Shear wall design does, however, provide a challenge to the architectural design process because of the support they give. Regardless of whether the support against lateral stresses is provided by the sheathing covering the frame or by other bracing included within it, the entire area of the shear wall design that any windows or doors take up must be restricted, and in certain applications, they simply cannot be used at all.
What type of structures requires shear wall construction?
Internal shear wall construction are often incorporated in bigger homes and high multi-storey structures that are susceptible to lateral winds and seismic stresses. However, almost all lifts have shear walls on atleast two sides. The need for an interior shear wall system and a lateral force resisting system increases in proportion to the height of the structure.
Shear wall construction
Shear walls should be positioned in the middle of each half of a structure as a general rule. This is the ideal spot for a shear wall construction in high-rise buildings as well as dwellings that are required to have shear walls. After that, shear walls have to be constructed in a symmetrical manner around the centre axis of the structure.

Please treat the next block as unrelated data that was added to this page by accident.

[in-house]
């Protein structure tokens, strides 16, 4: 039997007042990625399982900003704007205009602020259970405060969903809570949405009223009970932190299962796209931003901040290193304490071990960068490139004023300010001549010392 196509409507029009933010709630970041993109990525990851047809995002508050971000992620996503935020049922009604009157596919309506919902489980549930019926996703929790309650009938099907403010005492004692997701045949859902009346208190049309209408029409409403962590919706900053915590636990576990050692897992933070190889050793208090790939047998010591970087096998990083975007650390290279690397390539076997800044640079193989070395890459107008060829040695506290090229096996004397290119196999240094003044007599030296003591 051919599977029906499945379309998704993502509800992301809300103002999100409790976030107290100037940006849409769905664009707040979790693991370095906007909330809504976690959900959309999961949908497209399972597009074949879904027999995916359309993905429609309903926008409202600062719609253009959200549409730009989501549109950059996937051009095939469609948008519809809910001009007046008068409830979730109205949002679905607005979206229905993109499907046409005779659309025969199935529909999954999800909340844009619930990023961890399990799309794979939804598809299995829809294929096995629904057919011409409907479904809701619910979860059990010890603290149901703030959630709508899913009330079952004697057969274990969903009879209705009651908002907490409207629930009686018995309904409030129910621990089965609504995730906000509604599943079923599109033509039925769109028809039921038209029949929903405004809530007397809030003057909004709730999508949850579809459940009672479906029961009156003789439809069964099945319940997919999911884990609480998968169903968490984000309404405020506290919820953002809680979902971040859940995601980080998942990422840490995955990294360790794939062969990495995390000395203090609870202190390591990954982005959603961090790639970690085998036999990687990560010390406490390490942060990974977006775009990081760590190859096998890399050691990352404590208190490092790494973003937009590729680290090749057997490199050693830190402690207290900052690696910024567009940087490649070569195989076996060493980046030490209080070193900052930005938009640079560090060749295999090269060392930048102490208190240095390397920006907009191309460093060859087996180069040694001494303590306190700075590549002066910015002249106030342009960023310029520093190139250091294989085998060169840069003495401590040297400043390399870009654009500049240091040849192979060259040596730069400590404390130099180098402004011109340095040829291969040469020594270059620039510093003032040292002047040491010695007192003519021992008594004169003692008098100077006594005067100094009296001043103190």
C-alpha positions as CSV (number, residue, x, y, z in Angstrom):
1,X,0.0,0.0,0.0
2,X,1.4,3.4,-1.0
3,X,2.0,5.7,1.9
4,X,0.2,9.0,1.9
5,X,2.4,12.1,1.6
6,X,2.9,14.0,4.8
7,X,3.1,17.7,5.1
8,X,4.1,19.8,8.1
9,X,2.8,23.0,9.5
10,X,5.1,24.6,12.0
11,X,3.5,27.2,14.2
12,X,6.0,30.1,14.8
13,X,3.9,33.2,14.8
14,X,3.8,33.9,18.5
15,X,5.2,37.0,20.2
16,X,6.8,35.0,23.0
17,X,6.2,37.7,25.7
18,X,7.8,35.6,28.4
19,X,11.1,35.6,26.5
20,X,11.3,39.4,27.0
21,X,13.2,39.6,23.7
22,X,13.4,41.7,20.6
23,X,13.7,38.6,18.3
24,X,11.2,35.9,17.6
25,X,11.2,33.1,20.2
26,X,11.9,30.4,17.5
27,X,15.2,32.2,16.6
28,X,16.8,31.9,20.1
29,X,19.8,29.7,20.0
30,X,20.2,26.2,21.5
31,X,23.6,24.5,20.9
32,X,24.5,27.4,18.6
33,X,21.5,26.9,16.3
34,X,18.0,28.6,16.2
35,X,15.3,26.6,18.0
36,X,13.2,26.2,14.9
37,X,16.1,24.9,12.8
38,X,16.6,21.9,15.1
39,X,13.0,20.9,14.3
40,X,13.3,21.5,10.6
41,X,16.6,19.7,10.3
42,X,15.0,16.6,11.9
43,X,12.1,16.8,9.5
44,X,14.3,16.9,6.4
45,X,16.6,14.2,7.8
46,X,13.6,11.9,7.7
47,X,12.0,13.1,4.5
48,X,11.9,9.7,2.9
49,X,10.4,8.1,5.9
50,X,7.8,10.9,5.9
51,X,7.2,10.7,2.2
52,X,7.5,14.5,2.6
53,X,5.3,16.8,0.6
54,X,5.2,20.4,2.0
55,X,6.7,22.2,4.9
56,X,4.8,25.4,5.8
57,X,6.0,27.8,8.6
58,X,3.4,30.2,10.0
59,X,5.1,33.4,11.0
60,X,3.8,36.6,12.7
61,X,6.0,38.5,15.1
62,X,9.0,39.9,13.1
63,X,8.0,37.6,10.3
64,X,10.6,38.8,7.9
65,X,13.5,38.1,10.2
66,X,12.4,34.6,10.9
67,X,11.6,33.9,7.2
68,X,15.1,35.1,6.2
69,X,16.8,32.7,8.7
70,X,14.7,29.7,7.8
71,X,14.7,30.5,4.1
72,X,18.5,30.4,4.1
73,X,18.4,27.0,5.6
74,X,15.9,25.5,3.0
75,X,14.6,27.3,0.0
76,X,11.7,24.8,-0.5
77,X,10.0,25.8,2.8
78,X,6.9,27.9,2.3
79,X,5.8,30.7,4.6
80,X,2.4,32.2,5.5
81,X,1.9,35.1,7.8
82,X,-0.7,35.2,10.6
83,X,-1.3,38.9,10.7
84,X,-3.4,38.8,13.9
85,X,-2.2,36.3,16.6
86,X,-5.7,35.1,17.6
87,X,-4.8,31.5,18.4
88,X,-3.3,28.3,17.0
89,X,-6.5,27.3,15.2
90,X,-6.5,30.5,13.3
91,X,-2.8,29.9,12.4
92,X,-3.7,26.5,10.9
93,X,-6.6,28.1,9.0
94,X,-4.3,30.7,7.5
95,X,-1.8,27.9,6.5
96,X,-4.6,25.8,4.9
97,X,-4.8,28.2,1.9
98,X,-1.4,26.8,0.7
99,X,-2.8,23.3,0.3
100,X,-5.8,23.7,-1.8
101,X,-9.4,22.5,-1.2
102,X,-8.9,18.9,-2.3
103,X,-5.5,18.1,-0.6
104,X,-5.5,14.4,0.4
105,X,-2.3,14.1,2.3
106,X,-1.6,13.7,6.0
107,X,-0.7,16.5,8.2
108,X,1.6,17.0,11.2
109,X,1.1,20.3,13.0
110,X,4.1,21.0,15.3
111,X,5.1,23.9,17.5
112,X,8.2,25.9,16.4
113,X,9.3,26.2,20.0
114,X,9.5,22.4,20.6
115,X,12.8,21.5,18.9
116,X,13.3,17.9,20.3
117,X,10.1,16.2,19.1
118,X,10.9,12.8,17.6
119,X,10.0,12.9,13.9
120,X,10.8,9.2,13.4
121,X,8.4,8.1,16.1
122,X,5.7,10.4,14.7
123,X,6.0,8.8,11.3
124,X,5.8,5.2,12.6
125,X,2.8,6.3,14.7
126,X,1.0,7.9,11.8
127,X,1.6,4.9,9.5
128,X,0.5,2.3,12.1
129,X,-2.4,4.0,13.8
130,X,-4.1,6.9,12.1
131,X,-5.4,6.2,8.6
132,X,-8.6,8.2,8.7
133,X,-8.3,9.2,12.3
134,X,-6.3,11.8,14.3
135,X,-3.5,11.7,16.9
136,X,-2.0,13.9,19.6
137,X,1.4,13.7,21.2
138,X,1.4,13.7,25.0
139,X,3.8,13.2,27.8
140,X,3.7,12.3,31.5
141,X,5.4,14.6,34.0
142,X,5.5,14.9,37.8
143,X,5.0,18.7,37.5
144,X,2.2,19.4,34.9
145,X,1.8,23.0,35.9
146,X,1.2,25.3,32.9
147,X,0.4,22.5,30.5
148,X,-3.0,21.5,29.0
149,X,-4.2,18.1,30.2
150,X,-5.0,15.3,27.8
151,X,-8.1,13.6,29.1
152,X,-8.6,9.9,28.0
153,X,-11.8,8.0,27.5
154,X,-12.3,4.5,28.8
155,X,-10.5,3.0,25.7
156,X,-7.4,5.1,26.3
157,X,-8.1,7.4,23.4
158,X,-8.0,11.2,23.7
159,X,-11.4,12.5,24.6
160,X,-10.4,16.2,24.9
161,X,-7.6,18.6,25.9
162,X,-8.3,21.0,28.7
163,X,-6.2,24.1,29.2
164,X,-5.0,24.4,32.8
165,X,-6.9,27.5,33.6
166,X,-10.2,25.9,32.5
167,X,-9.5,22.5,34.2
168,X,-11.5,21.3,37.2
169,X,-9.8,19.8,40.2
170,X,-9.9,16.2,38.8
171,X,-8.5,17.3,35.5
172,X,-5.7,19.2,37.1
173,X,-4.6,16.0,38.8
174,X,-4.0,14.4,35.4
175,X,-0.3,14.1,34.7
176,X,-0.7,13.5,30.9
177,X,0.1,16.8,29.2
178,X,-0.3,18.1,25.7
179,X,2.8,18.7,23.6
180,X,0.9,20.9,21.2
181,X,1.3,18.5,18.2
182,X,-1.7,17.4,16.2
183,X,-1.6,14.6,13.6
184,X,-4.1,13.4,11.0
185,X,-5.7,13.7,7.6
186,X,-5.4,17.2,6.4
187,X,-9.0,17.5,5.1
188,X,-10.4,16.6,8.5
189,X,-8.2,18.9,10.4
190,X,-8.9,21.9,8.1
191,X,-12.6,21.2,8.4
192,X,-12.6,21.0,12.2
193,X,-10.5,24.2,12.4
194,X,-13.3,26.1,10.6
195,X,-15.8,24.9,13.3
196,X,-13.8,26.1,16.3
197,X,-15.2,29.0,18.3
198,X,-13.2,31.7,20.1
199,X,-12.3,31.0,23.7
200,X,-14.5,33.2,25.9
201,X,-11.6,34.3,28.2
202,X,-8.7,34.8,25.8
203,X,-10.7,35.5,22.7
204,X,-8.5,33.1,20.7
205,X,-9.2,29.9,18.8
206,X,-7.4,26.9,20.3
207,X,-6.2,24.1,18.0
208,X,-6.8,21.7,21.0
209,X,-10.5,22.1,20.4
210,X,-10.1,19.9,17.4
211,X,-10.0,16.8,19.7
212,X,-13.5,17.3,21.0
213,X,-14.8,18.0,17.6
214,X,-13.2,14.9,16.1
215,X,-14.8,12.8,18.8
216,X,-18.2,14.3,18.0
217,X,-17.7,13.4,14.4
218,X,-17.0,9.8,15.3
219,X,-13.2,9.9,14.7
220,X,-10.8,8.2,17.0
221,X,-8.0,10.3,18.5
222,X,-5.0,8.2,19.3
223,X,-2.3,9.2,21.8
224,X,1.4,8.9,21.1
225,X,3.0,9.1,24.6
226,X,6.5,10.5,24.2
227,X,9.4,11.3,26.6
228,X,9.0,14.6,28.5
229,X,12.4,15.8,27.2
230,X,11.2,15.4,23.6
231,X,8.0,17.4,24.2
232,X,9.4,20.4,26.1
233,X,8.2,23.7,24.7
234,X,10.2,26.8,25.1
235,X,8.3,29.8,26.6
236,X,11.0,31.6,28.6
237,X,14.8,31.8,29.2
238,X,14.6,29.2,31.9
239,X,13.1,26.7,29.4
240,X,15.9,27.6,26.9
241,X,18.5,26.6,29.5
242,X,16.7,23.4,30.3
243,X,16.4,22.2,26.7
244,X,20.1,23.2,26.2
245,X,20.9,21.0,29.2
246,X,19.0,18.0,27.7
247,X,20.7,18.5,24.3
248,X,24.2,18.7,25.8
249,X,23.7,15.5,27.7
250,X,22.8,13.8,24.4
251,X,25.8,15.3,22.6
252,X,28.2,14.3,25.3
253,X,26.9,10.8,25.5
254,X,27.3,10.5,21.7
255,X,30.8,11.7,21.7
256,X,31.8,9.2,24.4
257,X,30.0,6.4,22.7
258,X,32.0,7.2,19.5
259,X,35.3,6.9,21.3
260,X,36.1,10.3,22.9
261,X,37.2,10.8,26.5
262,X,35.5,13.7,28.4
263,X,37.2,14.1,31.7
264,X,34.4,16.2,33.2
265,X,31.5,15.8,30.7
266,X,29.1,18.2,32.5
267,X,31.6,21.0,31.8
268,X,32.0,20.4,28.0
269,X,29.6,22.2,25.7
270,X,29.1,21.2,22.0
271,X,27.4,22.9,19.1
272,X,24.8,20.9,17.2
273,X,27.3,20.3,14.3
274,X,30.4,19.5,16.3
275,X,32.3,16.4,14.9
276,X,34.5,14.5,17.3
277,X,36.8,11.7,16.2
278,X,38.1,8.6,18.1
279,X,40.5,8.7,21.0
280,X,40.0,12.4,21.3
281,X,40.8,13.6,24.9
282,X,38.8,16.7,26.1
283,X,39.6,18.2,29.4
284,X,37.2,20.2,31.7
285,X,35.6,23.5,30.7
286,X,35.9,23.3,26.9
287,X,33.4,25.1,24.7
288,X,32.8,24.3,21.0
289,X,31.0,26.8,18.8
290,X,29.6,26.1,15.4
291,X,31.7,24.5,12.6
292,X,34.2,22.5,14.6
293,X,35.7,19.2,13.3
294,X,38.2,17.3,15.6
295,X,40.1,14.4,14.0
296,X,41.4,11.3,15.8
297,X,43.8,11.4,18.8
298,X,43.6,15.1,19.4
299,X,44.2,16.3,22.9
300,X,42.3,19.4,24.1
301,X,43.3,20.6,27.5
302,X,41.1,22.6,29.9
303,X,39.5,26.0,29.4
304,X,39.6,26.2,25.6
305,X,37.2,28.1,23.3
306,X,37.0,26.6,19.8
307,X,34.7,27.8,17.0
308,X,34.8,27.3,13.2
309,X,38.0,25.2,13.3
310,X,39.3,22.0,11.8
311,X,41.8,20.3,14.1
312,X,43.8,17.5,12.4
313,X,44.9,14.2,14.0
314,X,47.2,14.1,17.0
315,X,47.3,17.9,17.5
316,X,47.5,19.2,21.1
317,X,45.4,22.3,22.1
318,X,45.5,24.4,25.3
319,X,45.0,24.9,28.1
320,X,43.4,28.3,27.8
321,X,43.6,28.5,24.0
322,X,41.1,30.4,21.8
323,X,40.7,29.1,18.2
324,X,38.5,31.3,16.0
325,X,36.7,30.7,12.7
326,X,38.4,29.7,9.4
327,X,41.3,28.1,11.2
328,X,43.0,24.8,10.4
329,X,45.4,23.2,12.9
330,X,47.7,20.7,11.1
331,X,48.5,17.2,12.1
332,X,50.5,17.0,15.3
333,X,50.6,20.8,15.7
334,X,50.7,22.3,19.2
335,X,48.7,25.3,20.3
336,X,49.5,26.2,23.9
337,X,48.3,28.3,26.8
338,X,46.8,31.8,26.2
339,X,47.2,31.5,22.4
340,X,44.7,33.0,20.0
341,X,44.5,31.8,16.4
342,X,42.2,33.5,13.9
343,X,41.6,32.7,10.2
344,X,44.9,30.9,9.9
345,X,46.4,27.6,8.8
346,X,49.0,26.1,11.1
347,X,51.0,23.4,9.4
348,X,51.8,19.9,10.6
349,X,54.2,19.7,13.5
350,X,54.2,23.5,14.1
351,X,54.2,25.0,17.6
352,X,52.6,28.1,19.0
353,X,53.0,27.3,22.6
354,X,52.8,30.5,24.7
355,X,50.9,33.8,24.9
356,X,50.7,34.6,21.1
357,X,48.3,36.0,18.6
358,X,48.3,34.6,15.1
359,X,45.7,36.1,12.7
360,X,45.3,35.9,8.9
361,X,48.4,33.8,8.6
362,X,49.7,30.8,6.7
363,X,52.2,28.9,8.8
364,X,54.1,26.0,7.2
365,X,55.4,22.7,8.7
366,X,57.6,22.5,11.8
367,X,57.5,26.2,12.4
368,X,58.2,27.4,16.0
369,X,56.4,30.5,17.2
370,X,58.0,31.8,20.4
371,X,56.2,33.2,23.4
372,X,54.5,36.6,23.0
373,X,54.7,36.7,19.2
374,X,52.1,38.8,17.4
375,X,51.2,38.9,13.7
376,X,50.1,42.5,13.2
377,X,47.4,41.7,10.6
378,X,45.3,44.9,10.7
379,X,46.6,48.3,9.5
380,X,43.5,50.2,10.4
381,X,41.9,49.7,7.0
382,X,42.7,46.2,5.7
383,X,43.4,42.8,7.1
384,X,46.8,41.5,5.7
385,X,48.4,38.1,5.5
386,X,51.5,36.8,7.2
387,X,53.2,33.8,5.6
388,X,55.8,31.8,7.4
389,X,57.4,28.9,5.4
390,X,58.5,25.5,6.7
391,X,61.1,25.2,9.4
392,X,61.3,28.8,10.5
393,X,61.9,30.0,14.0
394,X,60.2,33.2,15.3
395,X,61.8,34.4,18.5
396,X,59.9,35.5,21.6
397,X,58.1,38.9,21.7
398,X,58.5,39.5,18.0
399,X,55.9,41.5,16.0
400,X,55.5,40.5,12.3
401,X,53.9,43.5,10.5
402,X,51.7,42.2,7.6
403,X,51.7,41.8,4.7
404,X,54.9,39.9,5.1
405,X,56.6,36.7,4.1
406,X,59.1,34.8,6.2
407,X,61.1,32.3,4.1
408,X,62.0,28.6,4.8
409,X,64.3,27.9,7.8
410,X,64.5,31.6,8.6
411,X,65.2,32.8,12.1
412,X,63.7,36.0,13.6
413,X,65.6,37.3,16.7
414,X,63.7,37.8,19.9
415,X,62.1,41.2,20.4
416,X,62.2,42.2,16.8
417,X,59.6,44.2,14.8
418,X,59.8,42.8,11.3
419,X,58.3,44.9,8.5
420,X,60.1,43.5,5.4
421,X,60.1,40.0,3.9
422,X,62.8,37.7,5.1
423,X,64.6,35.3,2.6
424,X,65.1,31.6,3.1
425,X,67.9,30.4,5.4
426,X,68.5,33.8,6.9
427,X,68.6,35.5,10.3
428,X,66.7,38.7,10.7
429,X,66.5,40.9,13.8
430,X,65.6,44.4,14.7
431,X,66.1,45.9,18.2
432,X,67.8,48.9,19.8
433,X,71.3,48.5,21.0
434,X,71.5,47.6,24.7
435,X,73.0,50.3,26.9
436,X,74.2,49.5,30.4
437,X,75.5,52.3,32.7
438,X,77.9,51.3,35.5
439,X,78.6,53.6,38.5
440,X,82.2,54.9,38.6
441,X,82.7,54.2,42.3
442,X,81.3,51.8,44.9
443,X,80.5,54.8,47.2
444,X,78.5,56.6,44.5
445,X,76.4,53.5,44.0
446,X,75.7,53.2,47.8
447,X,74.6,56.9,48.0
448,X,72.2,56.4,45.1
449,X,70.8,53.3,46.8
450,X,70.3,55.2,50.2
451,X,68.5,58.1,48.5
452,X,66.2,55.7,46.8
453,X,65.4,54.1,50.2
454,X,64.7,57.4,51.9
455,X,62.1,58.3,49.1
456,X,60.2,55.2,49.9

To put it another way, if there is a shear wall on its north side, then there must also be one on its south side that is an excellent parallel. On the other side of the central axis, a building will have a similar shear wall, which is the Northwest corner, if there is a shear wall located at the Northeast corner of the structure.
Installation of shear walls
A home that has shear walls installed successfully may be achieved by adhering to a few basic criteria. Sheathing, which may be either plywood or OSB, is attached to the frames of the majority of homes during this procedure.
Verify that the OSB or plywood has a panel stamp indicating that it is rated as sheathing and that the DOC product standard satisfies the requirements of the building codes. For plywood, use PS1, and for OSB, PS2 should be used.